ScrimismsPresently suffering a dearth of witticisms

April 2008

Musings20 Apr 2008

I’m pretty late in my embrace of the RSS paradigm, but I understand it’s how the kids are getting their internets pumped through the tubes these days, and I’m not one to be left behind the times.

For a while I’ve been subscribing to the feeds from various blogs I read using Firefox’s live bookmark capability, and that was fine, but I’m approaching the limits of its usefulness.

Keen to get in on the ground floor of the next bandwagon (to steal a caption from a recent New Yorker Cartoon), I thought I’d employ some “crowdsourcing” to solve my RSS problem. Let me describe my requirements, and perhaps some lurking reader or randomly googling good Samaritan can sweep in make some suggestions.

The feeds I follow fall into roughly two groups. The first group are those feeds that update often, but I’m selective about which entries I read. A good example is the BBC news. In this case, live bookmarks are adequate. They let me see everything with one click and choose what I want to read.

The second class of feeds are those that update rarely (once a day or less) but I read every entry. These are mainly blogs of people I know and/or admire. Right now, I have them grouped in bookmark menus, which means in order to see if there is anything new to read, I have to mouse over each one in turn. This is starting to get unwieldy, especially since I’ve started grouping them by haphazard category (my “Writers” list contains blogs of writers that I read, for example. Incidentally, when does Neil Gaiman get any work done? He seems to blog an awful lot…).

What I imagine as the Utopian solution to my drudgery of menu-mousing is the ability to add several feeds to a single menu and see all of the unread items at once, aggregated together. It would form a list a bit like the BBC’s feed, except from different sources. The key is that I don’t want to put all of my feeds in this menu, just some of them, or else the BBC is going to muscle everybody else around. It would be a global “what’s new” list for my selected favorites.

I tried out a couple of Firefox RSS extensions in the hopes that one of them might do something like this, but no luck. I got close with one that added a “feeds” sidebar, but it didn’t seem to quietly update in the background like Live Bookmark does and tended to slow down my browser at regular intervals. Possibly this is because downloaded the content of each post into a preview window, which I don’t really care for since I prefer to read the actual poster’s page. For the same reason, stand-alone RSS readers don’t really interest me, and lordy I get enough email as it is, so anything that integrates with my mail client is probably a no go. Also, it needs to be well behaved – I tried out one that adds a kind of “stock ticker” to the browser’s bottom bar, scrolling the headlines along. What a distracting mess.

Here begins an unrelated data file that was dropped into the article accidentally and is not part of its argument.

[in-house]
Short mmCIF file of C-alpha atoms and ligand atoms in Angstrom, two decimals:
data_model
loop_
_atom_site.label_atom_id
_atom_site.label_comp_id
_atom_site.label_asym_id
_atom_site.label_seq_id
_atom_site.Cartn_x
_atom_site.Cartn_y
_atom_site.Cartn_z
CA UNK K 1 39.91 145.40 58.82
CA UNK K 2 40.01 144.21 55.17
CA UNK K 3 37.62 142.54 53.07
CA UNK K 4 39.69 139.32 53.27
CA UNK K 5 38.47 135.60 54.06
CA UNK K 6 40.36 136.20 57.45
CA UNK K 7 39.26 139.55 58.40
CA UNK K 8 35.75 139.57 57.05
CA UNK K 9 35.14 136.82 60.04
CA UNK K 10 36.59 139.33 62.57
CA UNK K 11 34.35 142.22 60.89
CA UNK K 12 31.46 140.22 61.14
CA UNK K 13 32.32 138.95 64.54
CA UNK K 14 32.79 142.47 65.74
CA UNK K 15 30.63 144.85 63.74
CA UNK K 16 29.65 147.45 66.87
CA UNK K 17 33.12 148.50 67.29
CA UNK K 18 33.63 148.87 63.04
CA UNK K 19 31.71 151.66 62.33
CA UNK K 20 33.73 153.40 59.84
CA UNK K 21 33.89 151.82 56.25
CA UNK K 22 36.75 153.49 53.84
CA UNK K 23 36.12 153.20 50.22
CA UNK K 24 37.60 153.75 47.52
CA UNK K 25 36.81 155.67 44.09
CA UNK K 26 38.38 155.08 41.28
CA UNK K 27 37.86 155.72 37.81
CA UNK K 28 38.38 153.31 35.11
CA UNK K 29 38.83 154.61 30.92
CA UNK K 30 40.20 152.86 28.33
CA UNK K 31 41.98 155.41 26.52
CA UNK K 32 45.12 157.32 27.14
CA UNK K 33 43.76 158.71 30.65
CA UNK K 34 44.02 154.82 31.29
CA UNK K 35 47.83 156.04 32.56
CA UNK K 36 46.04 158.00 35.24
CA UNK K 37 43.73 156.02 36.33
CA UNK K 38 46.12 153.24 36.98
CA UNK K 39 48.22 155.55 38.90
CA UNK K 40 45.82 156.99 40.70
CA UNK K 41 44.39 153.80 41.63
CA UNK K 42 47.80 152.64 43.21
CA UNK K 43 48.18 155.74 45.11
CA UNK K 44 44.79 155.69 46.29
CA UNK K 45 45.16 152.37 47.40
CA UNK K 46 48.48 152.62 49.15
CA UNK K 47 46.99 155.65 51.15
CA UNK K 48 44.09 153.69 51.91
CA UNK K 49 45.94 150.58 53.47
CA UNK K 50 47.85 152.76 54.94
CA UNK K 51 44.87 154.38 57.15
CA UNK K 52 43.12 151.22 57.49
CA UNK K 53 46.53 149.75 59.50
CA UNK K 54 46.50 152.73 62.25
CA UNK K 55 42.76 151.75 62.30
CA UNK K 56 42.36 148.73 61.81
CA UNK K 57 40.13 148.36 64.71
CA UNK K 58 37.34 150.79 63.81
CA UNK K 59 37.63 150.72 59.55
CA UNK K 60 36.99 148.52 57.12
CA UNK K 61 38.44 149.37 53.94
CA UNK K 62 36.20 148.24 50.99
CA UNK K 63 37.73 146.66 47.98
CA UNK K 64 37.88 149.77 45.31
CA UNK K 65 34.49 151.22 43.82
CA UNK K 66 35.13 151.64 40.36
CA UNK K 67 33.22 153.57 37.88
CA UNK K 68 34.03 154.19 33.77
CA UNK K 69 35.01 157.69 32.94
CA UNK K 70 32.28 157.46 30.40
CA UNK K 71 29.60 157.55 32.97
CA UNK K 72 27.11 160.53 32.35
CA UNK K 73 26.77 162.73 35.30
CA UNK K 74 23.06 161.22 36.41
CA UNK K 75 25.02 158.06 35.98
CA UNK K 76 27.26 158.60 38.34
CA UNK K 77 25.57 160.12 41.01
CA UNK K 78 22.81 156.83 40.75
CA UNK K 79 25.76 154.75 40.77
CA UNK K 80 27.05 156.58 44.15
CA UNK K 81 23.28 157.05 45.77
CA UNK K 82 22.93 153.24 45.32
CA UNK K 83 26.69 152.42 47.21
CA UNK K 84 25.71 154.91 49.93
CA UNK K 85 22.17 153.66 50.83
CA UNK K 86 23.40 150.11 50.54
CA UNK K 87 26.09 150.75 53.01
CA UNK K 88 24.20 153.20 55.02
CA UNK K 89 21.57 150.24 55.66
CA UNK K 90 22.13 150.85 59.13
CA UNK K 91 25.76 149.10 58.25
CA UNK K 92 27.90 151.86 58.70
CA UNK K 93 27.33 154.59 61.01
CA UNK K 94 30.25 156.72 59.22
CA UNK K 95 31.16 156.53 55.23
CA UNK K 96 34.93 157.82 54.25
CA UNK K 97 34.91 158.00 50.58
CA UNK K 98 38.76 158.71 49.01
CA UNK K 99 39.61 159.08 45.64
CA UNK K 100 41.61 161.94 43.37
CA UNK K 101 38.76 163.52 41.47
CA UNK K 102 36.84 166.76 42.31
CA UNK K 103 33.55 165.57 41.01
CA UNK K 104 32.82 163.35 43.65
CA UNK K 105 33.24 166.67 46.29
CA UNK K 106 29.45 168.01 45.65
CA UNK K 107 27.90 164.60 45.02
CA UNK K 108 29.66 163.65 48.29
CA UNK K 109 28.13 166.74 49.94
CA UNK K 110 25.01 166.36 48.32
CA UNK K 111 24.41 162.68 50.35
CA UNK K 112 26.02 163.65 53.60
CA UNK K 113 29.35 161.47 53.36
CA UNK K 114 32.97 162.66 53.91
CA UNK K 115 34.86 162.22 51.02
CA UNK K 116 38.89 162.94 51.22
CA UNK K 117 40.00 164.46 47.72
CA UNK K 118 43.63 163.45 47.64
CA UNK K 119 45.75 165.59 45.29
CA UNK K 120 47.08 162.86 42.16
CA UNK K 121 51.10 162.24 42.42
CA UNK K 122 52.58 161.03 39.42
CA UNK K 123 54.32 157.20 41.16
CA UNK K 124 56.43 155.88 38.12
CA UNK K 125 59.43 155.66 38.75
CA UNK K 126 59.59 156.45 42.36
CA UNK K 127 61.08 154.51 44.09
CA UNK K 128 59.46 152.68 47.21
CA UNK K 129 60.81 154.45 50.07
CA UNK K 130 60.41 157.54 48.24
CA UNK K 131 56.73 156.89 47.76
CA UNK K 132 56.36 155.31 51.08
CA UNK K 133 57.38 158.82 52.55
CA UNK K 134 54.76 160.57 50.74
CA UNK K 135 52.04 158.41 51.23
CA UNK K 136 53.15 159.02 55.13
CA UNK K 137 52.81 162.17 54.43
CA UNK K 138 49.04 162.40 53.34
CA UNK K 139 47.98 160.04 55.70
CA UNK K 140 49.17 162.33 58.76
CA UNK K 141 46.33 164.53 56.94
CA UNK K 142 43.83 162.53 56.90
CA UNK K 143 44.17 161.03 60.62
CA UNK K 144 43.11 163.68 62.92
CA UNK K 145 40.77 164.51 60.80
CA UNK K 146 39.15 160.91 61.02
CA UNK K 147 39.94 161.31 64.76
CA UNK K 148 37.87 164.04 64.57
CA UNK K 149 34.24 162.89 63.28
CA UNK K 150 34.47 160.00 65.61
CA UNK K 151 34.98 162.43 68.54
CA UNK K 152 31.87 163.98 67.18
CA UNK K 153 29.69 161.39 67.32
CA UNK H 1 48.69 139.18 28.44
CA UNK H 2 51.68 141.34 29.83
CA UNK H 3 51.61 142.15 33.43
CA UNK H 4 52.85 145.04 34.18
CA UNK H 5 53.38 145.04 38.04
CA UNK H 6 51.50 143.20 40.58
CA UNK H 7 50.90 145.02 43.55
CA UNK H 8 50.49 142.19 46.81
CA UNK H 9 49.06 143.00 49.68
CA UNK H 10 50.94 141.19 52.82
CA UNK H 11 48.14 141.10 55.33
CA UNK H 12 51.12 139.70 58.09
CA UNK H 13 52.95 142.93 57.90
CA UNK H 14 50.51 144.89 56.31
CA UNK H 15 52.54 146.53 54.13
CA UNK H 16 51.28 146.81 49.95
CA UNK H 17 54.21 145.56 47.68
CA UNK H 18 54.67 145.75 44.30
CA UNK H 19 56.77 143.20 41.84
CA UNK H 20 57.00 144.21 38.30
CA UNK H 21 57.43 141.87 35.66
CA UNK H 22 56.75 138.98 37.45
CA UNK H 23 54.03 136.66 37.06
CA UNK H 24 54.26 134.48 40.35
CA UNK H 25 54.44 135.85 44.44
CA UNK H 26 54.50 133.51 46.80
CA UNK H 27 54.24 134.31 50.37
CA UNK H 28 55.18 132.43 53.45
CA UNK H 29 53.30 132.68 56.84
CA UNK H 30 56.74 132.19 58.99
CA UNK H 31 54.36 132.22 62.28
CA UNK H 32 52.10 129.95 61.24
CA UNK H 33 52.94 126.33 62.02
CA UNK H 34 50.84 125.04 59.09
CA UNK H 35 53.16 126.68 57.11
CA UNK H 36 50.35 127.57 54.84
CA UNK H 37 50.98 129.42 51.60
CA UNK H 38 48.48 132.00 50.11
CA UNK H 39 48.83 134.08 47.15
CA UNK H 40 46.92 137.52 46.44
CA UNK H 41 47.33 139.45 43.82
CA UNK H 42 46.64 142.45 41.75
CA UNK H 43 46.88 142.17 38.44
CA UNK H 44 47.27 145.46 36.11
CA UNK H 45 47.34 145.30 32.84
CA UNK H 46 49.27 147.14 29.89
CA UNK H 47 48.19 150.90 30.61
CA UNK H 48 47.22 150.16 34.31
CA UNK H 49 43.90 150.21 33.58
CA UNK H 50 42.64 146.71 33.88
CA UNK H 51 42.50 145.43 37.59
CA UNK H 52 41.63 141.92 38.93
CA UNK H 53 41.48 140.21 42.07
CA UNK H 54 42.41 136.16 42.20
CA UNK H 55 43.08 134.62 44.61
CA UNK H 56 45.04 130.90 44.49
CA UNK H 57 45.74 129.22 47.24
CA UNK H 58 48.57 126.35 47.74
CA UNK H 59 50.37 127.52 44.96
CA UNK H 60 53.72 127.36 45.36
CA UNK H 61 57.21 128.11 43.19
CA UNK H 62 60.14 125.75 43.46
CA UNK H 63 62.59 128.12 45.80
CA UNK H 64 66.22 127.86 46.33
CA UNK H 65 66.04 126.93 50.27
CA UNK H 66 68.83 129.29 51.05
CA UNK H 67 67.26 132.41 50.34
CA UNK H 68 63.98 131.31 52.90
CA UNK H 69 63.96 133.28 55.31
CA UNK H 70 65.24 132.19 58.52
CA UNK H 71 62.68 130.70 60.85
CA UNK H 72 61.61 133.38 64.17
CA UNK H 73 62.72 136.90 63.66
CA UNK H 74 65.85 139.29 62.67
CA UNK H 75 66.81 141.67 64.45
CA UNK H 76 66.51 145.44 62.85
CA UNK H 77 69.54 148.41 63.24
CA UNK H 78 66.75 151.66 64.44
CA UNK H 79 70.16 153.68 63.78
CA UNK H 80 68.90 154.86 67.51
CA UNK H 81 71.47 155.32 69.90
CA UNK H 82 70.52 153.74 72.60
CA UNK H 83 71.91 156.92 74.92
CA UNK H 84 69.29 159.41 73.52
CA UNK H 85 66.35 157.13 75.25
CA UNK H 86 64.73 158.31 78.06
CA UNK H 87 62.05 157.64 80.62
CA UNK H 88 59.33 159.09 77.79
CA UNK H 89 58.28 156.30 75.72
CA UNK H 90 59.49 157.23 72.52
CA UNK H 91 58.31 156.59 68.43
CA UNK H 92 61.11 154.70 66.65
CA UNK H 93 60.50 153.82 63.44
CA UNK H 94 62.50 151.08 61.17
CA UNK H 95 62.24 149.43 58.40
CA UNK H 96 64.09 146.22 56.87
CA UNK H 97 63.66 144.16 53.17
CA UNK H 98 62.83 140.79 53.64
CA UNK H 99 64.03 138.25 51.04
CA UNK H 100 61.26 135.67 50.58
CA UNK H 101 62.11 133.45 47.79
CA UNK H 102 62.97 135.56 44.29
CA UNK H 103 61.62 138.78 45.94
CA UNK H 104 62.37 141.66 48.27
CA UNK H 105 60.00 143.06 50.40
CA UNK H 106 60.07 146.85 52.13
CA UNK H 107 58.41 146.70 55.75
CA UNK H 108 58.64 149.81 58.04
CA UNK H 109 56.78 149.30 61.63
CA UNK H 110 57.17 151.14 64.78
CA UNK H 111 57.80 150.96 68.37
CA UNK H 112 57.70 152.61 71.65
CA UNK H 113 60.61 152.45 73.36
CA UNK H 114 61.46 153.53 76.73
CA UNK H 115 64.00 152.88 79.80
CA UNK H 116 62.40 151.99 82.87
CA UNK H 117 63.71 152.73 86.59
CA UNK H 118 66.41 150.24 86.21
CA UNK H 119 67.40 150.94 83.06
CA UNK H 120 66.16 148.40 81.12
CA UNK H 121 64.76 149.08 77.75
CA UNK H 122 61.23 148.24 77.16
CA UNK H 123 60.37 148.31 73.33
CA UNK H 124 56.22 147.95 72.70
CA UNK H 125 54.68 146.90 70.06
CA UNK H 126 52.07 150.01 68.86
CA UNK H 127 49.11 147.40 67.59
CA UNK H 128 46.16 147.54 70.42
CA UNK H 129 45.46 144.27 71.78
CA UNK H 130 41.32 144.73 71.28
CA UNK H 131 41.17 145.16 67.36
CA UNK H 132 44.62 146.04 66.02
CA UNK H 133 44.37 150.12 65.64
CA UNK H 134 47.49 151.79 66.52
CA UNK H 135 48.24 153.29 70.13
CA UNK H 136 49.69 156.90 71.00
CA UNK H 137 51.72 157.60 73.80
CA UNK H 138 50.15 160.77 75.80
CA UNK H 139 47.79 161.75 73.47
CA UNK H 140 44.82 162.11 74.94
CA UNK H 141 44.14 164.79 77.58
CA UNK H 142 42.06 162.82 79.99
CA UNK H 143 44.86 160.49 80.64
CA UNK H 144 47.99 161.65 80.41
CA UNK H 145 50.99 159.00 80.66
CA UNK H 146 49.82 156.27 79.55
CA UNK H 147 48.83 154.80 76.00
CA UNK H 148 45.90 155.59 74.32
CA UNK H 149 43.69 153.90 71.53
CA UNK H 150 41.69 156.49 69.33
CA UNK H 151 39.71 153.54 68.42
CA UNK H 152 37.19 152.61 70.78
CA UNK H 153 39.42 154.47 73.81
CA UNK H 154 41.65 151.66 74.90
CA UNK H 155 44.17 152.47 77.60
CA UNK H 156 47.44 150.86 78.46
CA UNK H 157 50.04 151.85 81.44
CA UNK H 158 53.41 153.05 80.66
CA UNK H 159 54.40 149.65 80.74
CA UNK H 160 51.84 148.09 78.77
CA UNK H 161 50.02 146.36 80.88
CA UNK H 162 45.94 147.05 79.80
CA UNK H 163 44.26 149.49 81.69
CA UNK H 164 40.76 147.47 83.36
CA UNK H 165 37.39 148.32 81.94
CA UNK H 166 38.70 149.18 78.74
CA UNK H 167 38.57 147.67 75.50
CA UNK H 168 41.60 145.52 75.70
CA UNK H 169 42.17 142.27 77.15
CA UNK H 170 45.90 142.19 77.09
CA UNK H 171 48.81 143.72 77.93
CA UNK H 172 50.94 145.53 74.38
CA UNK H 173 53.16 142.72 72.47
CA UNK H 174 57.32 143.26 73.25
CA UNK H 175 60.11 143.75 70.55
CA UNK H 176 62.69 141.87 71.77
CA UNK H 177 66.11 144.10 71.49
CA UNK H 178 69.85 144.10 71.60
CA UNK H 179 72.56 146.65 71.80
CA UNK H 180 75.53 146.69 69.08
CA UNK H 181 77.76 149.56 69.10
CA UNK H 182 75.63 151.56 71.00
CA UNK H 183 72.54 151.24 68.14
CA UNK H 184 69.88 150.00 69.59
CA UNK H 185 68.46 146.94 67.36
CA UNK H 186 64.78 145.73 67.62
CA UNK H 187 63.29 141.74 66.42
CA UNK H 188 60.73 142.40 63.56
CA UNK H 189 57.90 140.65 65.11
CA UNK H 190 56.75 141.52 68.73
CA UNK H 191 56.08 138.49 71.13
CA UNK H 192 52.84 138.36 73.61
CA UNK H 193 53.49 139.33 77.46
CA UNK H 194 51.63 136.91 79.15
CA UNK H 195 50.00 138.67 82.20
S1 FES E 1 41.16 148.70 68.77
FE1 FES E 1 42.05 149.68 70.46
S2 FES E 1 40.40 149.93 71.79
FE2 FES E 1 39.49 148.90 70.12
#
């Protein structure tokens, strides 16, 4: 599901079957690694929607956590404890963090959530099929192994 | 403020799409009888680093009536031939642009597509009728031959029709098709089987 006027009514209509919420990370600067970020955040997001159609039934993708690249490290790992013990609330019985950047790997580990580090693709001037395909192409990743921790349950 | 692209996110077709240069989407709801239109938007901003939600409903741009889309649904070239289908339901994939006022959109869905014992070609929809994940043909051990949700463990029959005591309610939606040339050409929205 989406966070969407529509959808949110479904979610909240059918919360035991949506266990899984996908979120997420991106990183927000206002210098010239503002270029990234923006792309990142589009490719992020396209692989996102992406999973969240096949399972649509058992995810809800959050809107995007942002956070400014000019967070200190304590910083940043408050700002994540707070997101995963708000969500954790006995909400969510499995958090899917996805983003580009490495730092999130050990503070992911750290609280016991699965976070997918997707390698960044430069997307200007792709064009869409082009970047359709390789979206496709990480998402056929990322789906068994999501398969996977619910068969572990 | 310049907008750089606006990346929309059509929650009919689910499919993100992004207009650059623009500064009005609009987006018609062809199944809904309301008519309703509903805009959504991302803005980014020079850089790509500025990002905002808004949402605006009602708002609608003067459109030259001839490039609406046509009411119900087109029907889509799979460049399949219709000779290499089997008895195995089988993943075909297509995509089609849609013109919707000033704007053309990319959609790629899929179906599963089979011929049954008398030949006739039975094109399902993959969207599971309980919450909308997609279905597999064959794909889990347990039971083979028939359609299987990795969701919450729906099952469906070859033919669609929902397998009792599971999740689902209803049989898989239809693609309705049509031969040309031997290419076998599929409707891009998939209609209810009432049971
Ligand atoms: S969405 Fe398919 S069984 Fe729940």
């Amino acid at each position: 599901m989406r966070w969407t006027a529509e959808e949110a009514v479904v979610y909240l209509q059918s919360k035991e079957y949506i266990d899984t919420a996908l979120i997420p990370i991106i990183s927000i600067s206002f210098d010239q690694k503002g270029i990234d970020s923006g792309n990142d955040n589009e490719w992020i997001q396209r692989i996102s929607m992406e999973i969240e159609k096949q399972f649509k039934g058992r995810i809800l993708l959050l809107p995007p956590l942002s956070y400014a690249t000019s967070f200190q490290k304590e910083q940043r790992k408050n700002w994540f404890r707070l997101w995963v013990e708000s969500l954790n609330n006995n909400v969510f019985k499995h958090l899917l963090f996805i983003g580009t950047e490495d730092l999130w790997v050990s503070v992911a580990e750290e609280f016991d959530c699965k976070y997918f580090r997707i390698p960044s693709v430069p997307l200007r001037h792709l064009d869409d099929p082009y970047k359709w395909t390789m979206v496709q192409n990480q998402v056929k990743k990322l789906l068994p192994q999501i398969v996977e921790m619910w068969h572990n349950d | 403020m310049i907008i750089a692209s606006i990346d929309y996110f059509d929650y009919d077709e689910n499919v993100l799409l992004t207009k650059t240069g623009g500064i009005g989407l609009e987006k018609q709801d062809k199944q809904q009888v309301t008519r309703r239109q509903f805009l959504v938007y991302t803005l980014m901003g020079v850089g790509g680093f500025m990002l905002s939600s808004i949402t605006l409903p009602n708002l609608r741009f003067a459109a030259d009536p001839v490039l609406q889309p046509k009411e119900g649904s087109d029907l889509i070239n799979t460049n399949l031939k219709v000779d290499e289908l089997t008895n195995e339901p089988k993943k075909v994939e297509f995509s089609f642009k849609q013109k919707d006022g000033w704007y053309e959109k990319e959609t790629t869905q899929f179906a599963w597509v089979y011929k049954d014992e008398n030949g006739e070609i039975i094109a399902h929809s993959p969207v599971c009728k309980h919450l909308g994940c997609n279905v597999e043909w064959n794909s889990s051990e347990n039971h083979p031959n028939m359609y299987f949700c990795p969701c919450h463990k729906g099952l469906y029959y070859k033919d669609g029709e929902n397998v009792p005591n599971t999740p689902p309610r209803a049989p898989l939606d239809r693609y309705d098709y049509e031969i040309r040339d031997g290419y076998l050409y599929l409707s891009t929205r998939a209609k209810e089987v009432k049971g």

Dear reader, do you know of anything that might do what I describe? And what of your own RSS browsing habits?

Musings17 Apr 2008

Spring is coming, and I can tell because of the smell. It isn’t an unpleasant smell, and I can’t even really describe it, but the Ottawa odors are waking from their slumber. Every once in a while I get a whiff of something indistinct but urban, and I’m transported back six months to my first weeks here, and the strangeness of my new town wells up in me again. I feel like I’ve just left home, and have to remind myself I’ve been here for more than half a year. I’ve even survived a nearly record-breaking Ottawa winter.

The second sign of spring is that it is warm enough to read my book while I wait for the bus. I’ve been spending my daily commute with my nose tucked in pages since I started my job, but until now I couldn’t read at the transfer point between one bus and the next because my hands would be too cold. Since I easily spend 25 minutes a day cooling my heels on the side of the Transitway, this added reading time is significant.

I’ve decided that for all its frustrations and unpredictability and slowness, I like riding the bus to work. If I had a car, I’d get there faster, but I’d still spend time sitting in traffic. In driving, one has to concentrate. There’s really nothing pleasant at all about navigating through rush hour. On the bus, someone else navigates and I can read. I’m reading more for pleasure now that I work than I did while I was at school, and it’s a definite quality-of-life improvement. Since I started sitting on busses 5 days a week I’ve polished off a couple of Hemingways, some Iain Banks sci fi, a biography of Glenn Gould and several things in between. I even read Harry Potter on the bus, though that was a little fraught. I found myself hiding the cover as best I could. I didn’t want the Potter haters to think I was Hogwarts-loving-nancy-boy, and I didn’t want the Potter fans to look down their noses because I was only on book six. I guess you can’t read just anything on the bus…

Musings12 Apr 2008

As if there weren’t enough reasons to oppose the absurd anti-human force that is war, I have lately been possessed by this thought.

We often hear that the Iraq war carries a high cost in “blood and treasure”, but we neglect its cost in history. The loss of life, as monstrous as it is, and the waste of resources, as foolish as it is, are short-term in their detriment to our species. Tanks running roughshod over the birthplace of civilization is not.